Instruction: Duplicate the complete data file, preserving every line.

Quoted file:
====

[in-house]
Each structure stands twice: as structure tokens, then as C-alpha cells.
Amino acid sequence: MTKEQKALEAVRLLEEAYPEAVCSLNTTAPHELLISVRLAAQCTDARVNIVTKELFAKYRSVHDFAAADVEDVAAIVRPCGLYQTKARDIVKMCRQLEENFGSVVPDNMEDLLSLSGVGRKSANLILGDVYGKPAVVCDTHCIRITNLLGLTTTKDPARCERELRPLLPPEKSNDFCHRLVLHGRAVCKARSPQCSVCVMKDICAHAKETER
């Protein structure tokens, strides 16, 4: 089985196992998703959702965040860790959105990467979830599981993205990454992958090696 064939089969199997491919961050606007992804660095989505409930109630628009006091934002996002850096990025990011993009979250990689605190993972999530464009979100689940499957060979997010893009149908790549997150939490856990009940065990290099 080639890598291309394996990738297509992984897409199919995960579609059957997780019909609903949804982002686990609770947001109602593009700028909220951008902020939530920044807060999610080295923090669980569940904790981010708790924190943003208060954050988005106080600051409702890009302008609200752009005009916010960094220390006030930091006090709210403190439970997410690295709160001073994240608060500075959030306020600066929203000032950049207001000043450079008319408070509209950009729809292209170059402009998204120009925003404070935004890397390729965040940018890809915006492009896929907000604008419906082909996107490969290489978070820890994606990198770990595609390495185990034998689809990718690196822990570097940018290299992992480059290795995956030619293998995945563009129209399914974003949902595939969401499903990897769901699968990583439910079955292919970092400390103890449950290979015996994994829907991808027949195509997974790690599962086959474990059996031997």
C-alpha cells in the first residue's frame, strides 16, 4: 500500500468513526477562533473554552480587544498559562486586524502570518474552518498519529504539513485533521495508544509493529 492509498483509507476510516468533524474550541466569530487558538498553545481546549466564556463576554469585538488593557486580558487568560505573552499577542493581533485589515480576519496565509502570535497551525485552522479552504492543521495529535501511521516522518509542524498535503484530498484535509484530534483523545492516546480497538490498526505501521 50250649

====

[in-house]
Each structure stands twice: as structure tokens, then as C-alpha cells.
Amino acid sequence: MTKEQKALEAVRLLEEAYPEAVCSLNTTAPHELLISVRLAAQCTDARVNIVTKELFAKYRSVHDFAAADVEDVAAIVRPCGLYQTKARDIVKMCRQLEENFGSVVPDNMEDLLSLSGVGRKSANLILGDVYGKPAVVCDTHCIRITNLLGLTTTKDPARCERELRPLLPPEKSNDFCHRLVLHGRAVCKARSPQCSVCVMKDICAHAKETER
């Protein structure tokens, strides 16, 4: 089985196992998703959702965040860790959105990467979830599981993205990454992958090696 064939089969199997491919961050606007992804660095989505409930109630628009006091934002996002850096990025990011993009979250990689605190993972999530464009979100689940499957060979997010893009149908790549997150939490856990009940065990290099 080639890598291309394996990738297509992984897409199919995960579609059957997780019909609903949804982002686990609770947001109602593009700028909220951008902020939530920044807060999610080295923090669980569940904790981010708790924190943003208060954050988005106080600051409702890009302008609200752009005009916010960094220390006030930091006090709210403190439970997410690295709160001073994240608060500075959030306020600066929203000032950049207001000043450079008319408070509209950009729809292209170059402009998204120009925003404070935004890397390729965040940018890809915006492009896929907000604008419906082909996107490969290489978070820890994606990198770990595609390495185990034998689809990718690196822990570097940018290299992992480059290795995956030619293998995945563009129209399914974003949902595939969401499903990897769901699968990583439910079955292919970092400390103890449950290979015996994994829907991808027949195509997974790690599962086959474990059996031997």
C-alpha cells in the first residue's frame, strides 16, 4: 500500500468513526477562533473554552480587544498559562486586524502570518474552518498519529504539513485533521495508544509493529 492509498483509507476510516468533524474550541466569530487558538498553545481546549466564556463576554469585538488593557486580558487568560505573552499577542493581533485589515480576519496565509502570535497551525485552522479552504492543521495529535501511521516522518509542524498535503484530498484535509484530534483523545492516546480497538490498526505501521 50250649